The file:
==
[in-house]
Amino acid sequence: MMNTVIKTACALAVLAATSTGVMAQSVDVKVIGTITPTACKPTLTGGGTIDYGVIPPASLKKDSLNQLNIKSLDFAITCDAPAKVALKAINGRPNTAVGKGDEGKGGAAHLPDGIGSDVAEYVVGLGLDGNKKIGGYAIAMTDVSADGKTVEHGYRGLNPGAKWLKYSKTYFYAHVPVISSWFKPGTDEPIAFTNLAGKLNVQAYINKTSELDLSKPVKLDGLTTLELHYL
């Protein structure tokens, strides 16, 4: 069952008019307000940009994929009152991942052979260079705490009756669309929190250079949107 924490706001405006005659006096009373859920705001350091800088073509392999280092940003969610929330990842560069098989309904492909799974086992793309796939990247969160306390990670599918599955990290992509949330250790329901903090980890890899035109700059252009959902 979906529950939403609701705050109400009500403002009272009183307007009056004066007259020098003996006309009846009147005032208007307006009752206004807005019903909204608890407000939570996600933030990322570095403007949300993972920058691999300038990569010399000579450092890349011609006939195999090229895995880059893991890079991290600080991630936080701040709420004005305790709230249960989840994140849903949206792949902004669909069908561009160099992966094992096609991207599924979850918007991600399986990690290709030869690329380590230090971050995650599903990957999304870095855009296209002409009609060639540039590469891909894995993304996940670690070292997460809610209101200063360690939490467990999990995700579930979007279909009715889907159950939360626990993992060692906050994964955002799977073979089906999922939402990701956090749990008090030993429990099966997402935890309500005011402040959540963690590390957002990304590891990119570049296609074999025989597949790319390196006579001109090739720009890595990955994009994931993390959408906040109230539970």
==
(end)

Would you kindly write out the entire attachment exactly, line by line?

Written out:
[in-house]
Amino acid sequence: MMNTVIKTACALAVLAATSTGVMAQSVDVKVIGTITPTACKPTLTGGGTIDYGVIPPASLKKDSLNQLNIKSLDFAITCDAPAKVALKAINGRPNTAVGKGDEGKGGAAHLPDGIGSDVAEYVVGLGLDGNKKIGGYAIAMTDVSADGKTVEHGYRGLNPGAKWLKYSKTYFYAHVPVISSWFKPGTDEPIAFTNLAGKLNVQAYINKTSELDLSKPVKLDGLTTLELHYL
């Protein structure tokens, strides 16, 4: 069952008019307000940009994929009152991942052979260079705490009756669309929190250079949107 924490706001405006005659006096009373859920705001350091800088073509392999280092940003969610929330990842560069098989309904492909799974086992793309796939990247969160306390990670599918599955990290992509949330250790329901903090980890890899035109700059252009959902 979906529950939403609701705050109400009500403002009272009183307007009056004066007259020098003996006309009846009147005032208007307006009752206004807005019903909204608890407000939570996600933030990322570095403007949300993972920058691999300038990569010399000579450092890349011609006939195999090229895995880059893991890079991290600080991630936080701040709420004005305790709230249960989840994140849903949206792949902004669909069908561009160099992966094992096609991207599924979850918007991600399986990690290709030869690329380590230090971050995650599903990957999304870095855009296209002409009609060639540039590469891909894995993304996940670690070292997460809610209101200063360690939490467990999990995700579930979007279909009715889907159950939360626990993992060692906050994964955002799977073979089906999922939402990701956090749990008090030993429990099966997402935890309500005011402040959540963690590390957002990304590891990119570049296609074999025989597949790319390196006579001109090739720009890595990955994009994931993390959408906040109230539970």